Amnesty International revealed that one of its employees was targeted with a surveillance malware developed by an Israeli firm.
The human rights group published a report that provides details on the attack against its employee. The hacker attempted to compromise the mobile device of a staff member in early June by sending him a WhatsApp message about a protest in front of the Saudi Embassy in Washington.
This SMS message translates to:
“Court order #XXXXXX issued against identity owner **** on XX/XX/XXX”
The organization added that such kind of attacks is becoming even more frequent, a growing number of Israeli surveillance software being used to spy on human rights operators and opposition figures in the Middle East and beyond.
Amnesty International traced the malicious link in the message to the surveillance network of the Israeli firm NSO Group.
“In June 2018, an Amnesty International staff member received a malicious WhatsApp message with Saudi Arabia-related bait content and carrying links Amnesty International believes are used to distribute and deploy sophisticated mobile spyware. Through the course of our subsequent investigation we discovered that a Saudi activist based abroad had also received similar malicious messages.” reads the report published Amnesty International.
“In its analysis of these messages, Amnesty International found connections with a network of over 600 domain names. Not only are these domain names suspicious, but they also overlap with infrastructure that had previously been identified as part of Pegasus, a sophisticated commercial exploitation and spyware platform sold by the Israel surveillance vendor, NSO Group.”
The servers identified by the experts were matching NSO Group’s description of Pegasus in the Hacking Team leaked document, they found two other connections to NSO Group:
“With the technique we developed, we were then able to identify over 600 servers that demonstrated similar behavior. Among these we found servers that hosted domain names that have been previously identified as connected to NSO Group by Citizen Lab and others, specifically banca-movil[.]com, pine-sales[.]com, and ecommerce-ads[.]org.” continues the report.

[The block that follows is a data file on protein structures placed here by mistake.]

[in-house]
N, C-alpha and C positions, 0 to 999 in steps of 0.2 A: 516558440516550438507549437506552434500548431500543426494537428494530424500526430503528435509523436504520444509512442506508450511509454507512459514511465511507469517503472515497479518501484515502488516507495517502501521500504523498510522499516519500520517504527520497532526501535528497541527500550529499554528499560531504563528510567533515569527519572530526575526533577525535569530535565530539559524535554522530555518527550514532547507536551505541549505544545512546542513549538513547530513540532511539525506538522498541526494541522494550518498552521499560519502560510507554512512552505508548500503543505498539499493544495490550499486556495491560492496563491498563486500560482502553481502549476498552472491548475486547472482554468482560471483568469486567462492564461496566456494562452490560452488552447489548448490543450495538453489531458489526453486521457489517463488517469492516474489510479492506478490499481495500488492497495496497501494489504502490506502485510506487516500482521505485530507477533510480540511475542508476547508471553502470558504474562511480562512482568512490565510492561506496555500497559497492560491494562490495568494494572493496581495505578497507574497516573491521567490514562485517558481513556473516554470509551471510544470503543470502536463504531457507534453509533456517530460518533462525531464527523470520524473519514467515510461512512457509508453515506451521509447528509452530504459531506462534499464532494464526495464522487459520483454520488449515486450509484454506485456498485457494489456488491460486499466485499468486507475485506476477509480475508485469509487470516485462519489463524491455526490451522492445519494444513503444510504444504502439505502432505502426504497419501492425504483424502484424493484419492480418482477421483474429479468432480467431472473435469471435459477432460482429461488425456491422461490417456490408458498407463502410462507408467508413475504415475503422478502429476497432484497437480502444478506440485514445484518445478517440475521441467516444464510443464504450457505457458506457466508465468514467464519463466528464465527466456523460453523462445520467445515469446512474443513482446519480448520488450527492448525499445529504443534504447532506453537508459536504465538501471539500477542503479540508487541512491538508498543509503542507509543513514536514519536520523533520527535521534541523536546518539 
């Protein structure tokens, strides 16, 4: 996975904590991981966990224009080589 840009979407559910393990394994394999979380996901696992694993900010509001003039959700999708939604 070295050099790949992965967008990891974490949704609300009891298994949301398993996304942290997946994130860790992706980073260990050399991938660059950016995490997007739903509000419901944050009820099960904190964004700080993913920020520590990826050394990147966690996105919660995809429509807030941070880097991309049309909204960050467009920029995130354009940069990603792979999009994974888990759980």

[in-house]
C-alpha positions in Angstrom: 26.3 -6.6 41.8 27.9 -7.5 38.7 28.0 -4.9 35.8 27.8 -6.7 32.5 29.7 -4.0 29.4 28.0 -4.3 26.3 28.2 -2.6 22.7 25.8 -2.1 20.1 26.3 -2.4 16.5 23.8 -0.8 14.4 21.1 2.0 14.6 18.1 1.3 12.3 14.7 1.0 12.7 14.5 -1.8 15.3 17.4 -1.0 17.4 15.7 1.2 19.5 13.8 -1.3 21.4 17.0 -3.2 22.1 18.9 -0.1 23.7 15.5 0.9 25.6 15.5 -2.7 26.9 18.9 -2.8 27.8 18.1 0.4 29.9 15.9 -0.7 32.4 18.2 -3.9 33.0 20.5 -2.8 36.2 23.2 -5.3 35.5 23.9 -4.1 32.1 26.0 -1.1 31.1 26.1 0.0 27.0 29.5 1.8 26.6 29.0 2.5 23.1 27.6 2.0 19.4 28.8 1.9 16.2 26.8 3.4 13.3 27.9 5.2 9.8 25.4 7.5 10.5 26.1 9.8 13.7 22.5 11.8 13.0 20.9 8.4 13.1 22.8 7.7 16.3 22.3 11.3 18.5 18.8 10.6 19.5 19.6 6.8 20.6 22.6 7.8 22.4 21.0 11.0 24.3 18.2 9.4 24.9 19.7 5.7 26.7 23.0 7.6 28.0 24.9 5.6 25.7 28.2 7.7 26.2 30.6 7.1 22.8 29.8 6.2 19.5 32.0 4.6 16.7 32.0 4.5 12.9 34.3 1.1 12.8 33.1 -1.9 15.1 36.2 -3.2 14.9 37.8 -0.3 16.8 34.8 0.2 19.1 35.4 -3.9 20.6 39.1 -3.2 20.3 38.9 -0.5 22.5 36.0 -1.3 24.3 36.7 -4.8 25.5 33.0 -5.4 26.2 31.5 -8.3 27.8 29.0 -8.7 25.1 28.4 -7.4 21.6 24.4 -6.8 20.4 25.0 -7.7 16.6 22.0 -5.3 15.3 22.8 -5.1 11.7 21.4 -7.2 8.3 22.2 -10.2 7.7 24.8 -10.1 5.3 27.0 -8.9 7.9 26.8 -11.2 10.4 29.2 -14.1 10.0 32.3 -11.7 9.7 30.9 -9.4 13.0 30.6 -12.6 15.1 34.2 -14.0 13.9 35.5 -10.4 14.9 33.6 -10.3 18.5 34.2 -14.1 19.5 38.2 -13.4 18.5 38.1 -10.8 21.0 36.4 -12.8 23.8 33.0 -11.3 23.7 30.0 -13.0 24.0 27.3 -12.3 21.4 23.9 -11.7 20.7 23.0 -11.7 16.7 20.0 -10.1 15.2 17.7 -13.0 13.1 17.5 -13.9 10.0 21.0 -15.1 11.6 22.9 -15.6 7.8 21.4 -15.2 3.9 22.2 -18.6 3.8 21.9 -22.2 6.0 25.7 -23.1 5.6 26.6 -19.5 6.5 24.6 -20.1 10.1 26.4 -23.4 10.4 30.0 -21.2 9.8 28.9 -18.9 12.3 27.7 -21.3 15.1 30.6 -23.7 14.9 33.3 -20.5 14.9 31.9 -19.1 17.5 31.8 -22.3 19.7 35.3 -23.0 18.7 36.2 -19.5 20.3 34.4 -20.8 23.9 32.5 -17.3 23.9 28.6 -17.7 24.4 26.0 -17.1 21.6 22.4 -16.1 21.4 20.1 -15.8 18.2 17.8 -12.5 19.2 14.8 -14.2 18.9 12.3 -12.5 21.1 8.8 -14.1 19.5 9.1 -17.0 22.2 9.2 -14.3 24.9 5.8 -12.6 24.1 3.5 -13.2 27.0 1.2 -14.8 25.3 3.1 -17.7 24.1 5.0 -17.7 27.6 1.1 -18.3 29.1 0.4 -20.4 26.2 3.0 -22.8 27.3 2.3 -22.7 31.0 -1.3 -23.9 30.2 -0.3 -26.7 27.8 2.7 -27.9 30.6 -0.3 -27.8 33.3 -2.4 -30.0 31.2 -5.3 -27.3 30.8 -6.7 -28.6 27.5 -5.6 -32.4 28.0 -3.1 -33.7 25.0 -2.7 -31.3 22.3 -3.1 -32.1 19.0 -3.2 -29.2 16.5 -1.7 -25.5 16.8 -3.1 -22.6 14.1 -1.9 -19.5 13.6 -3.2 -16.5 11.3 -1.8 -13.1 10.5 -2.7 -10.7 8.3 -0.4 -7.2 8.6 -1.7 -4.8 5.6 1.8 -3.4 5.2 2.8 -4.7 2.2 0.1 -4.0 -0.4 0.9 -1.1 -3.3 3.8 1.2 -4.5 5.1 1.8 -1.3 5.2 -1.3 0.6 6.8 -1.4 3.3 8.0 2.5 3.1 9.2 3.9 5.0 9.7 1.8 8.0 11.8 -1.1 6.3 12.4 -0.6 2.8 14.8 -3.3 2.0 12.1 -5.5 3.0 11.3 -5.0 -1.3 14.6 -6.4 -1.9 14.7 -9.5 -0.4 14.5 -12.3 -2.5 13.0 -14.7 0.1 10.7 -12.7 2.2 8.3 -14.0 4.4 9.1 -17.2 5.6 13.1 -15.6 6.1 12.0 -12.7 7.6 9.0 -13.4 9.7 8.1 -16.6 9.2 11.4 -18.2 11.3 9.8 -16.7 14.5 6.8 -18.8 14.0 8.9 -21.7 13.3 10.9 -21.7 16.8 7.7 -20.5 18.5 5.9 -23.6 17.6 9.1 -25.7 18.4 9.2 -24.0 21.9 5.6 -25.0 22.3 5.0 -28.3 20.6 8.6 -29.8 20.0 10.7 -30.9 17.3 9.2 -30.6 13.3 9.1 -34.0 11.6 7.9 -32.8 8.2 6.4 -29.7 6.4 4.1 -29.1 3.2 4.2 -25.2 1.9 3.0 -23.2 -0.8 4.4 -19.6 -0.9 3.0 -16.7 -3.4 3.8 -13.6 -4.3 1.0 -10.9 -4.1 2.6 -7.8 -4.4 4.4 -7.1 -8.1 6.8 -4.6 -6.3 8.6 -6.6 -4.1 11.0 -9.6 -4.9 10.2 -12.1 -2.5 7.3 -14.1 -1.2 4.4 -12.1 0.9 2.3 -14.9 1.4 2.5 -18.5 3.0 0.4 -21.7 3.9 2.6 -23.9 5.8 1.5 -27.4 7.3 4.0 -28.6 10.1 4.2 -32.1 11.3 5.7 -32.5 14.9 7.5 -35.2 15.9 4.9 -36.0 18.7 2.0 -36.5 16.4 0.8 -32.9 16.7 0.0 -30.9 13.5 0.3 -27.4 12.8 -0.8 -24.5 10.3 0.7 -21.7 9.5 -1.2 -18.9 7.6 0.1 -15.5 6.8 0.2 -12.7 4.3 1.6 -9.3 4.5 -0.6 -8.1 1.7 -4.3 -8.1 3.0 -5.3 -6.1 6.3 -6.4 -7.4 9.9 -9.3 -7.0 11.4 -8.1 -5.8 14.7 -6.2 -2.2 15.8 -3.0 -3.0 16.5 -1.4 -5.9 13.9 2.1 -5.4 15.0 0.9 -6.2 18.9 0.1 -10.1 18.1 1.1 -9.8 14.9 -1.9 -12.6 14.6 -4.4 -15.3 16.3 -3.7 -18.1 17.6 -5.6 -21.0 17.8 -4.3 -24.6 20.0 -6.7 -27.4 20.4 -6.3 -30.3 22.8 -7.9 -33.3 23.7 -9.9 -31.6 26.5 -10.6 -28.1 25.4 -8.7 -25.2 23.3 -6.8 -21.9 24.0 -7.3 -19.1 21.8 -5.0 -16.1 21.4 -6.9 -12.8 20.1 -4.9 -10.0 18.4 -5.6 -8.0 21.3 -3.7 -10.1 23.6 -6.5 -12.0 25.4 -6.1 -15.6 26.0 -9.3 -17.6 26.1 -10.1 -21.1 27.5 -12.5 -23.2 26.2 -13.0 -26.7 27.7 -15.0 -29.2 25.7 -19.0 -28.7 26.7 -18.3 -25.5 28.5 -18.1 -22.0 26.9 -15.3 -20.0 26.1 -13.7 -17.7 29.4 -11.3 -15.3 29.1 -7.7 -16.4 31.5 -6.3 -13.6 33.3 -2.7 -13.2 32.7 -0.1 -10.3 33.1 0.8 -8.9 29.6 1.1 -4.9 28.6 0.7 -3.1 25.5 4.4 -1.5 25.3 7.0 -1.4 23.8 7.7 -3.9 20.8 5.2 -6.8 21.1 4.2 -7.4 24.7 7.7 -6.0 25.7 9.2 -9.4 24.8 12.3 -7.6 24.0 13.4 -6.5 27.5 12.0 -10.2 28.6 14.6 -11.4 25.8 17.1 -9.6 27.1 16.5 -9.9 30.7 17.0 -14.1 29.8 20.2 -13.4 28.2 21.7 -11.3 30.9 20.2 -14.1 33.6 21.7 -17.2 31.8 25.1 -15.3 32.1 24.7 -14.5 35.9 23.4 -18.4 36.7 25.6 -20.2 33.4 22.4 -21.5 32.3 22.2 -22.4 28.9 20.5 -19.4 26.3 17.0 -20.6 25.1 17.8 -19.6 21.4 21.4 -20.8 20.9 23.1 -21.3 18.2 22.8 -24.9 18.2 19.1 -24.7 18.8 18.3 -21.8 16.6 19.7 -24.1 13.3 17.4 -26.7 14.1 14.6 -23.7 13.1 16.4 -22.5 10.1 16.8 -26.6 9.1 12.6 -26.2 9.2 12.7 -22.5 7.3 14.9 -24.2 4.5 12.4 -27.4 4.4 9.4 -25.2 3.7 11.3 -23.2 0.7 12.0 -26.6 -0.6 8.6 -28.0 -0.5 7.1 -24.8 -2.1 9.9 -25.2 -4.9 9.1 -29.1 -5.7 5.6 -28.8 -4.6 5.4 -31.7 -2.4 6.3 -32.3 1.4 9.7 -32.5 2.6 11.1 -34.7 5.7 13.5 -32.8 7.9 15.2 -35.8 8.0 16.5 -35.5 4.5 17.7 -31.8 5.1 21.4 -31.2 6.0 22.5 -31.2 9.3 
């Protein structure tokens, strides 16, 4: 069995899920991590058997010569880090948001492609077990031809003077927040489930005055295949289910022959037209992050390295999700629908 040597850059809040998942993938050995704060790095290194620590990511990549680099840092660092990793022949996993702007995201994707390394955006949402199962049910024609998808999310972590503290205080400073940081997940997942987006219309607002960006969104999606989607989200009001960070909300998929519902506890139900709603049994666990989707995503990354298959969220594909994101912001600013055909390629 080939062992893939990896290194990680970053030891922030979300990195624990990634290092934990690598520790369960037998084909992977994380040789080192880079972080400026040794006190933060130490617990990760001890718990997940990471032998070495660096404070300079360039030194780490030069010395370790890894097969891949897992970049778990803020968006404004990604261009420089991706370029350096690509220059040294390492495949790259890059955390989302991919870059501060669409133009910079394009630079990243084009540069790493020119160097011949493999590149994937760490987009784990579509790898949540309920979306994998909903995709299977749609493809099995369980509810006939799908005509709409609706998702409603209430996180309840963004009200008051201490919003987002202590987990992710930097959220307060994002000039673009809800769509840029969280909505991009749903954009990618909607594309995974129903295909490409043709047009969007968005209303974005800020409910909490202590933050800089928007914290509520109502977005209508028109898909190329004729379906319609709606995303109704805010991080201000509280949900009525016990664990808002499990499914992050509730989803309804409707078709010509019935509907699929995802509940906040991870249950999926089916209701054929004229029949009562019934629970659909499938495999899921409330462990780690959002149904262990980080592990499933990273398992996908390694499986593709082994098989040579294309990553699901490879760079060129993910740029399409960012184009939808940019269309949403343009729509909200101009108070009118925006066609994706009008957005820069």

There are several companies that develop surveillance platforms for targeting mobile devices, the NSO Group operated in the dark for several years, until the researchers from the Citizenlab organization and the Lookout firm spotted its software in targeted attacks against UAE human rights defender, Ahmed Mansoor.
The researchers also spotted other attacks against a Mexican journalist who reported to the public a story of the corruption in the Mexican government.
NSO replied that its surveillance solution was “intended to be used exclusively for the investigation and prevention of crime and terrorism.”
People familiar with the NSO Group confirmed that the company has an internal ethics committee that monitors the sales and potential customers verifying that the software will not be abused to violate human rights.
Officially the sale of surveillance software is limited to authorized governments to support investigation of agencies on criminal organizations and terrorist groups.
Unfortunately, its software is known to have been abused to spy on journalists and human rights activists.
The traces collected by Amnesty International was corroborated by the findings of the investigation conducted by researchers at the internet watchdog Citizen Lab.
“Amnesty International shared the suspicious messages with us and asked us to verify their findings, as we have been tracking infrastructure that appears to be related to NSO Group’s Pegasus spyware since March 2016.” reads the analysis published by Citizen Lab.
“Based on our analysis of the messages sent to these individuals, we can corroborate Amnesty’s findings that the SMS messages contain domain names pointing to websites that appear to be part of NSO Group’s Pegasus infrastructure.”
Citizen Lab collected evidence of attacks against 175 targets worldwide carried on with the NSO spyware. Citizen Lab uncovered other attacks against individuals in Qatar or Saudi, where the Israeli surveillance software is becoming very popular.
|Country Nexus||Reported cases of individuals targeted||Year(s) in which spyware infection was attempted|
|Panama||Up to 150 (Source: Univision)1||2012-2014|
|UAE||1 (Source: Citizen Lab)||2016|
|Mexico||22 (Source: Citizen Lab)||2016|
|Saudi Arabia||2 (Source: Amnesty, Citizen Lab)||2018|
Amnesty International report confirmed that its experts identified a second human rights activist, in Saudi Arabia, who was targeted with the powerful spyware.
According to Joshua Franco, Amnesty’s head of technology and human rights, recent discovery demonstrates that trading of surveillance software is going out-of-control.
“This is a huge market that’s completely opaque and under-regulated,” he concluded.